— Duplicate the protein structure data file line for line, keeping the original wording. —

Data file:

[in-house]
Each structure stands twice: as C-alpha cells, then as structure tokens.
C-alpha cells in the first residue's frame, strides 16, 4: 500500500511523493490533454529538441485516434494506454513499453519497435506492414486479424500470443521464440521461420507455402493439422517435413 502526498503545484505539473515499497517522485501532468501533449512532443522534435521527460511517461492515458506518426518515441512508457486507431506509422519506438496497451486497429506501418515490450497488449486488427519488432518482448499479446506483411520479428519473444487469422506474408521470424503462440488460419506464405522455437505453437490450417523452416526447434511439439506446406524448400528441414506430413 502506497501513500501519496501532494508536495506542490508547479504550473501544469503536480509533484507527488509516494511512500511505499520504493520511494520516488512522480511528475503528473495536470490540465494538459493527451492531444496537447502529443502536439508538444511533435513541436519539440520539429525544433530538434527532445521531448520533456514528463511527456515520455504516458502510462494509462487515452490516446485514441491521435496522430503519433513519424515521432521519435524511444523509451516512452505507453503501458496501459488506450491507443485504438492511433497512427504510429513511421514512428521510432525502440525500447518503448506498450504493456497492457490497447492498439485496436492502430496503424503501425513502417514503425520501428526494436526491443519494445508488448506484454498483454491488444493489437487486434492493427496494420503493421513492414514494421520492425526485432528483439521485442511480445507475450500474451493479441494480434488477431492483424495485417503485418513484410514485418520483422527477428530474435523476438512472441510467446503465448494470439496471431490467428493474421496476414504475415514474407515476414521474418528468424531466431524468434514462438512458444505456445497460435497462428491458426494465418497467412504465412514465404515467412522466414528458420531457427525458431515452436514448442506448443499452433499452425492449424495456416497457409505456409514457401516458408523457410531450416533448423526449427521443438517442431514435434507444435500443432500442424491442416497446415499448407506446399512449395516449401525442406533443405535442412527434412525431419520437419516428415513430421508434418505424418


[in-house]
Each structure stands twice: as C-alpha cells, then as structure tokens.
C-alpha cells in the first residue's frame, strides 16, 4: 500500500511523493490533454529538441485516434494506454513499453519497435506492414486479424500470443521464440521461420507455402493439422517435413 502526498503545484505539473515499497517522485501532468501533449512532443522534435521527460511517461492515458506518426518515441512508457486507431506509422519506438496497451486497429506501418515490450497488449486488427519488432518482448499479446506483411520479428519473444487469422506474408521470424503462440488460419506464405522455437505453437490450417523452416526447434511439439506446406524448400528441414506430413 502506497501513500501519496501532494508536495506542490508547479504550473501544469503536480509533484507527488509516494511512500511505499520504493520511494520516488512522480511528475503528473495536470490540465494538459493527451492531444496537447502529443502536439508538444511533435513541436519539440520539429525544433530538434527532445521531448520533456514528463511527456515520455504516458502510462494509462487515452490516446485514441491521435496522430503519433513519424515521432521519435524511444523509451516512452505507453503501458496501459488506450491507443485504438492511433497512427504510429513511421514512428521510432525502440525500447518503448506498450504493456497492457490497447492498439485496436492502430496503424503501425513502417514503425520501428526494436526491443519494445508488448506484454498483454491488444493489437487486434492493427496494420503493421513492414514494421520492425526485432528483439521485442511480445507475450500474451493479441494480434488477431492483424495485417503485418513484410514485418520483422527477428530474435523476438512472441510467446503465448494470439496471431490467428493474421496476414504475415514474407515476414521474418528468424531466431524468434514462438512458444505456445497460435497462428491458426494465418497467412504465412514465404515467412522466414528458420531457427525458431515452436514448442506448443499452433499452425492449424495456416497457409505456409514457401516458408523457410531450416533448423526449427521443438517442431514435434507444435500443432500442424491442416497446415499448407506446399512449395516449401525442406533443405535442412527434412525431419520437419516428415513430421508434418505424418